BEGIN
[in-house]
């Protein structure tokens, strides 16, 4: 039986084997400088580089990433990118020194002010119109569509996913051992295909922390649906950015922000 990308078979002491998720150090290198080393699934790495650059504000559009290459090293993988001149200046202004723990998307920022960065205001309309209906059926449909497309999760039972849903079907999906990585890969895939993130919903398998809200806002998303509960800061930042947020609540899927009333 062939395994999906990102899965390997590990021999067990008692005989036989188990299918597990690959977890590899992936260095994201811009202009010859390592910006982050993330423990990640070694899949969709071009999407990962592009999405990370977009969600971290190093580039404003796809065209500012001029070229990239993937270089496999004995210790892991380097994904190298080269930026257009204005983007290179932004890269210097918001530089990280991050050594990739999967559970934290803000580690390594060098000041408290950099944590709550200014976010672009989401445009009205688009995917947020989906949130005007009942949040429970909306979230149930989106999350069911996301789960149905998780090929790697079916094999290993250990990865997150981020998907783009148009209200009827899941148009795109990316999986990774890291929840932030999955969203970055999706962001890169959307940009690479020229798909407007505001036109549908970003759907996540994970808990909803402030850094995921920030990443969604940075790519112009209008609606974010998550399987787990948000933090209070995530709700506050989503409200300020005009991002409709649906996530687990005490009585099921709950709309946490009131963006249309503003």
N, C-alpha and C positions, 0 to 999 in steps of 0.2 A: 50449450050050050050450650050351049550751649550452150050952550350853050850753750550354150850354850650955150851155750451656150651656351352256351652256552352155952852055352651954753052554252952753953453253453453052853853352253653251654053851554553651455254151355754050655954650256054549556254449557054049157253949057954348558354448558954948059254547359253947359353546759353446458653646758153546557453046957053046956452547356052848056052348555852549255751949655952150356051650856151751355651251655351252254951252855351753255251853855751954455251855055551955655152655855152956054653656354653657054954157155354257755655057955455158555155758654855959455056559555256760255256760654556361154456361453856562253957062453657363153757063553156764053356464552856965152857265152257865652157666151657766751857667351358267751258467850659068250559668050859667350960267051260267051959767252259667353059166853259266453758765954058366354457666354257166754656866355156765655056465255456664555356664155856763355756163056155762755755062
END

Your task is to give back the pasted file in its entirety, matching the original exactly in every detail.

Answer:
[in-house]
């Protein structure tokens, strides 16, 4: 039986084997400088580089990433990118020194002010119109569509996913051992295909922390649906950015922000 990308078979002491998720150090290198080393699934790495650059504000559009290459090293993988001149200046202004723990998307920022960065205001309309209906059926449909497309999760039972849903079907999906990585890969895939993130919903398998809200806002998303509960800061930042947020609540899927009333 062939395994999906990102899965390997590990021999067990008692005989036989188990299918597990690959977890590899992936260095994201811009202009010859390592910006982050993330423990990640070694899949969709071009999407990962592009999405990370977009969600971290190093580039404003796809065209500012001029070229990239993937270089496999004995210790892991380097994904190298080269930026257009204005983007290179932004890269210097918001530089990280991050050594990739999967559970934290803000580690390594060098000041408290950099944590709550200014976010672009989401445009009205688009995917947020989906949130005007009942949040429970909306979230149930989106999350069911996301789960149905998780090929790697079916094999290993250990990865997150981020998907783009148009209200009827899941148009795109990316999986990774890291929840932030999955969203970055999706962001890169959307940009690479020229798909407007505001036109549908970003759907996540994970808990909803402030850094995921920030990443969604940075790519112009209008609606974010998550399987787990948000933090209070995530709700506050989503409200300020005009991002409709649906996530687990005490009585099921709950709309946490009131963006249309503003």
N, C-alpha and C positions, 0 to 999 in steps of 0.2 A: 50449450050050050050450650050351049550751649550452150050952550350853050850753750550354150850354850650955150851155750451656150651656351352256351652256552352155952852055352651954753052554252952753953453253453453052853853352253653251654053851554553651455254151355754050655954650256054549556254449557054049157253949057954348558354448558954948059254547359253947359353546759353446458653646758153546557453046957053046956452547356052848056052348555852549255751949655952150356051650856151751355651251655351252254951252855351753255251853855751954455251855055551955655152655855152956054653656354653657054954157155354257755655057955455158555155758654855959455056559555256760255256760654556361154456361453856562253957062453657363153757063553156764053356464552856965152857265152257865652157666151657766751857667351358267751258467850659068250559668050859667350960267051260267051959767252259667353059166853259266453758765954058366354457666354257166754656866355156765655056465255456664555356664155856763355756163056155762755755062